This essay examines the experience of rewriting historical narratives from a world-system perspective, drawing on the author's attempt to construct an integrated image of the world economy in the thirteenth century. Searching for an intermediate epistemological path between unanchored postmodern hermeneutics and overconfident positivism, the author argues that three apparent deviations from the "ideals of positivist social science," which she ironically labels eccentricity, ideology, and idiosyncrasy, can yield significant "remakings" of world history. Eccentricity, namely, recognizing perspectives other than those that (...)
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  24. David Abulafia (2011). 4. Mediterranean History as Global History. History and Theory 50 (2):220-228.
    Mediterranean history, and the history of other closed seas, is seen here as the experience of those who traversed the sea and arrived as decentered aliens on the other side. Mainly these have been men, with merchants generally as pioneers who introduced the goods, ideas, and religion of one region to another. From antiquity onwards, port cities such as Carthage, Alexandria, Smyrna, and Livorno acted as links among the three continents facing the Mediterranean, and visitors from other lands were sometimes (...)
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  25. Sapir Abulafia, Howard Hotson & Richard A. Muller (2010). bOOkS IN SUmmary. History and Theory 49 (2):447-450.
    James A. Diefenbeck, Wayward Reflections on the History ofPhilosophyThomas R. Flynn Sartre, Foucault and Historical Reason. Volume 1:Toward an Existential Theory of HistoryMark Golden and Peter Toohey Inventing Ancient Culture:Historicism, Periodization and the Ancient WorldZenonas Norkus Istorika: Istorinis IvadasEverett Zimmerman The Boundaries of Fiction: History and theEighteenth‐Century British Novel.
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  26. Jamil Abun-Nasr (2011). An Empire of Facts: Colonial Power, Cultural Knowledge, and Islam in Algeria, 1870–1914. By George R. Trumbull IV. [REVIEW] Journal of Islamic Studies 22 (3):449-452.
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  27. H. B. Acton (1953). WALSH, W. H. - An Introduction to Philosophy of History. [REVIEW] Mind 62:564.
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  28. H. B. Acton (1939). The Philosophy of History. Proceedings of the Aristotelian Society 40:75 - 88.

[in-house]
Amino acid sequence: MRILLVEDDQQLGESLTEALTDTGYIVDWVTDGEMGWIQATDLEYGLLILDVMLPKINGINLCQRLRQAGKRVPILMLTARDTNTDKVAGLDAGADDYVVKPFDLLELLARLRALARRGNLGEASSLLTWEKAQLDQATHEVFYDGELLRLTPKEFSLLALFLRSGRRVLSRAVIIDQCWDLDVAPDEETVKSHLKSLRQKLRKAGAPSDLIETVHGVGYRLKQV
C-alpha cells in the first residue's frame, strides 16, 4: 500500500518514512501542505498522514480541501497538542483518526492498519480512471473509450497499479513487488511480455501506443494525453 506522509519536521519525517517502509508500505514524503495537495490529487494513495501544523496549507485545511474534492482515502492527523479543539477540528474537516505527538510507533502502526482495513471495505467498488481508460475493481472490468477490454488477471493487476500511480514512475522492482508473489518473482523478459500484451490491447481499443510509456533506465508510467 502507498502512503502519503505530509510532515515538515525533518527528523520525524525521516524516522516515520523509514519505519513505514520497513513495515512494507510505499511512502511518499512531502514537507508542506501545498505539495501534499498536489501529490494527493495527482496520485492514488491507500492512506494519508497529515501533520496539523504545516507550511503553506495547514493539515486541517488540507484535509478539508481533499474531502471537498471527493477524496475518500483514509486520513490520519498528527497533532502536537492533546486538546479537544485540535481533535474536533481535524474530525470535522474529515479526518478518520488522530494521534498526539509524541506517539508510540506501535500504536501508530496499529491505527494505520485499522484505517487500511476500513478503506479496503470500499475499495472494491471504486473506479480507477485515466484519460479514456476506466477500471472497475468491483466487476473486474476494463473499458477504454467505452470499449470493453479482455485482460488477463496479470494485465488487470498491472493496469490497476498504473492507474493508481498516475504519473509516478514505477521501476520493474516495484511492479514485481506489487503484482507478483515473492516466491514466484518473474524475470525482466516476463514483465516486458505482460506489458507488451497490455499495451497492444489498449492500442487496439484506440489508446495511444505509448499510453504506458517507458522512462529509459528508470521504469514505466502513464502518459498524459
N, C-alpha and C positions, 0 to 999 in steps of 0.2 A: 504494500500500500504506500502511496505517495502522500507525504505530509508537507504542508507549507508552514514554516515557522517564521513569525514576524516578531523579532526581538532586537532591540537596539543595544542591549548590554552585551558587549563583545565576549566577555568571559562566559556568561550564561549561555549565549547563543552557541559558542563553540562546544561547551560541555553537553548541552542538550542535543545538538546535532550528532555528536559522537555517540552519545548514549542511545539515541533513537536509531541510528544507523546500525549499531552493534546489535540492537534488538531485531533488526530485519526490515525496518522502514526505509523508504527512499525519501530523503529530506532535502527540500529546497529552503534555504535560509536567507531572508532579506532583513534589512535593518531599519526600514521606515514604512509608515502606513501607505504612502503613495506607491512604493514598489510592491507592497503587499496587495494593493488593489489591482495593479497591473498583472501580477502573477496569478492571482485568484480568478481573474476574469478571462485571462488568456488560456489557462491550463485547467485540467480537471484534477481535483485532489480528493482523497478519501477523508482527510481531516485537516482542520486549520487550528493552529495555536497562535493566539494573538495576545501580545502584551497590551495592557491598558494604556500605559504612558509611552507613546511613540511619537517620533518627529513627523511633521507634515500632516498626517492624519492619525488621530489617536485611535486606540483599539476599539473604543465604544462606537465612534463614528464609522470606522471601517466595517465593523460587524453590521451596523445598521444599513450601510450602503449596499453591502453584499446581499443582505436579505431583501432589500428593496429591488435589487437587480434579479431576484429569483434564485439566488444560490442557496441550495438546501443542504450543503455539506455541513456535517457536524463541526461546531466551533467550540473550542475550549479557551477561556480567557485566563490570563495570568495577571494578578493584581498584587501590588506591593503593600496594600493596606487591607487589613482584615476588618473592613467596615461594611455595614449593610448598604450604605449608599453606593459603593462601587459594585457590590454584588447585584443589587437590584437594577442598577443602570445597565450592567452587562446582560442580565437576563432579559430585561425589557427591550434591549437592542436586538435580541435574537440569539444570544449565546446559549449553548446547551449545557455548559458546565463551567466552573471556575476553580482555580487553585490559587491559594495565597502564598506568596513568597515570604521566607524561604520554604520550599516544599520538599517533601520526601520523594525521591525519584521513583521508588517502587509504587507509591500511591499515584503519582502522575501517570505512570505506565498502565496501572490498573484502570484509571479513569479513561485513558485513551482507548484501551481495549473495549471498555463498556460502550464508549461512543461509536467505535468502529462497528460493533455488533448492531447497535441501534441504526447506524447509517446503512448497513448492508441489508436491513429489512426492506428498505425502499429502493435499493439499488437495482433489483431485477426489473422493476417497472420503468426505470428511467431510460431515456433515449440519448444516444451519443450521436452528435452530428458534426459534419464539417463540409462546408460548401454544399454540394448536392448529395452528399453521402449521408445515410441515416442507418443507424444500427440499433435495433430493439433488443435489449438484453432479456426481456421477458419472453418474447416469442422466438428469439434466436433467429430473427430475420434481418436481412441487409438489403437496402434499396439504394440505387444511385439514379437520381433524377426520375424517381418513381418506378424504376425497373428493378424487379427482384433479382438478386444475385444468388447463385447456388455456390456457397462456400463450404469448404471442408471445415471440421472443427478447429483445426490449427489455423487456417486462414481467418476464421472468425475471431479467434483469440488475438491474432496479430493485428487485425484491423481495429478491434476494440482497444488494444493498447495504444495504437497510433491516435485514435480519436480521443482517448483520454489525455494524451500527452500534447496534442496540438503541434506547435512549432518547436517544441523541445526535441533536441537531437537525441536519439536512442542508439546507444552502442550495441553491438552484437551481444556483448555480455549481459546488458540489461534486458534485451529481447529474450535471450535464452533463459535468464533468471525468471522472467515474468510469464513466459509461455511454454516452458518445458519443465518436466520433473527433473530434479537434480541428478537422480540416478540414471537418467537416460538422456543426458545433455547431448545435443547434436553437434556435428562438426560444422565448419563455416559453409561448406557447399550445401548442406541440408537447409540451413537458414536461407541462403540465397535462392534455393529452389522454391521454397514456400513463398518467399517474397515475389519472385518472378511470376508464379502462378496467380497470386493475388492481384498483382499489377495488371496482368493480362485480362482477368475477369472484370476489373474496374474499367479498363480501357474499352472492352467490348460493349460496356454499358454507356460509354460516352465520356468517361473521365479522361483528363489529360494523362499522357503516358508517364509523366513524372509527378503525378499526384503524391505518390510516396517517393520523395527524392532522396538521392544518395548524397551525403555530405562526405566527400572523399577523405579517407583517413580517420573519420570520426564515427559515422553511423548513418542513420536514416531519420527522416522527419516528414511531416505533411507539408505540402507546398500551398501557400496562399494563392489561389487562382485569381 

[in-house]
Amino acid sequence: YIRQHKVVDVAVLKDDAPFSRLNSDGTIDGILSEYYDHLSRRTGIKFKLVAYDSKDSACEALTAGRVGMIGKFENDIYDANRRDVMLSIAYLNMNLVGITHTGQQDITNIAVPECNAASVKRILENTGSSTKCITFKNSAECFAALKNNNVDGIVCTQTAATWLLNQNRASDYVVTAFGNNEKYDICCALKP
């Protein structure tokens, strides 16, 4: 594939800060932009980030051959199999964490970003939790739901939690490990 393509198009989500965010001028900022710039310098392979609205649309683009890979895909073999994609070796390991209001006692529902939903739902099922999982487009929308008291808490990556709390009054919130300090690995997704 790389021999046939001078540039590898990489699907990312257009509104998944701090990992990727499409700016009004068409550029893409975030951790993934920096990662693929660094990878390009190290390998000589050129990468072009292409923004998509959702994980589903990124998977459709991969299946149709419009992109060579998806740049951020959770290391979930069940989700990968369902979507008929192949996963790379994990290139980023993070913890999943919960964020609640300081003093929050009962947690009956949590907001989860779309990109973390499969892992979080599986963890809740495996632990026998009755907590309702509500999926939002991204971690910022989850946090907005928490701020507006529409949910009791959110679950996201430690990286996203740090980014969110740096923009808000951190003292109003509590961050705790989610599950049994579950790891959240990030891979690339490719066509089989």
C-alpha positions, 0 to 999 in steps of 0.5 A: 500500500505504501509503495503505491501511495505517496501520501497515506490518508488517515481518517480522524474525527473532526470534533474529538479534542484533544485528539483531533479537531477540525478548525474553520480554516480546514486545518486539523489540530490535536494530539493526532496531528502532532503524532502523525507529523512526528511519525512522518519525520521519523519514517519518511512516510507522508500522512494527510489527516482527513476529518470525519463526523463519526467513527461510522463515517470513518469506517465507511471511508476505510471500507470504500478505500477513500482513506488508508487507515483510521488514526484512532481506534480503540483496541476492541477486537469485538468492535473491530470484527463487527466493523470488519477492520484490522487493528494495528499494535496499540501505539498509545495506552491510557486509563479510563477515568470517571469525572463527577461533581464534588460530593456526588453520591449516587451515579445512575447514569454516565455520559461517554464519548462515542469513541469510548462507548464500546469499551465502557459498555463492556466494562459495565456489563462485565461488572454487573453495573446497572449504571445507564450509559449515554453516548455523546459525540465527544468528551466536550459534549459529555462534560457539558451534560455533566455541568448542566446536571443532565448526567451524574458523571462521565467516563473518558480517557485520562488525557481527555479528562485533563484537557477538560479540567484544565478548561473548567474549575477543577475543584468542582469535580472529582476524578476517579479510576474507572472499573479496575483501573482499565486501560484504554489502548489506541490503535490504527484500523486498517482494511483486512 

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  29. A. M. Adam (2000). Book Review: The What and the Why of History. [REVIEW] Philosophy of the Social Sciences 30 (1):131-140.
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  30. A. M. Adam (1999). On the Methods of History. Philosophy of the Social Sciences 29 (2):315-324.
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  31. A. M. Adam (1995). "The Idea of History", by R. G. Collingwood, Edited and with a New Introduction by J. Van der Dussen. [REVIEW] Philosophy of the Social Sciences 25 (2):256.
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  32. A. M. Adam (1995). Book Reviews : R. G. Collingwood, The Idea of History. Rev. Ed., Edited and with a New Introduction by J. Van der Dussen, Clarendon Press, Oxford, 1993. Pp. Xlvii, 510. $108.00 (Cloth. [REVIEW] Philosophy of the Social Sciences 25 (2):256-258.
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  33. A. M. Adam (1994). "Human Nature and Historical Knowledge", by Leon Pompa. [REVIEW] Philosophy of the Social Sciences 24 (2):250.
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  34. A. M. Adam (1994). Book Reviews : Leon Pompa, Human Nature and Historical Knowledge, New York: Cambridge University Press, 1990. Pp. 234. $44.50. [REVIEW] Philosophy of the Social Sciences 24 (2):250-252.
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  35. Ben Adams (2012). History. Philosophy Now 88:34-35.
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  36. J. S. A. Adamson (1986). Procopius and the Sixth Century. By Averil Cameron. [REVIEW] History and Theory 25 (2):220.
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  37. Walter Adamson (1980). Review. [REVIEW] History and Theory 19:186-204.
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  38. Walter A. Adamson (1980). WILLIAM A. SHAW, "Marx's Theory of History". [REVIEW] History and Theory 19 (2):186.
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  39. Walter L. Adamson (1981). Marx's Four Histories: An Approach to His Intellectual Development. History and Theory 20 (4):379.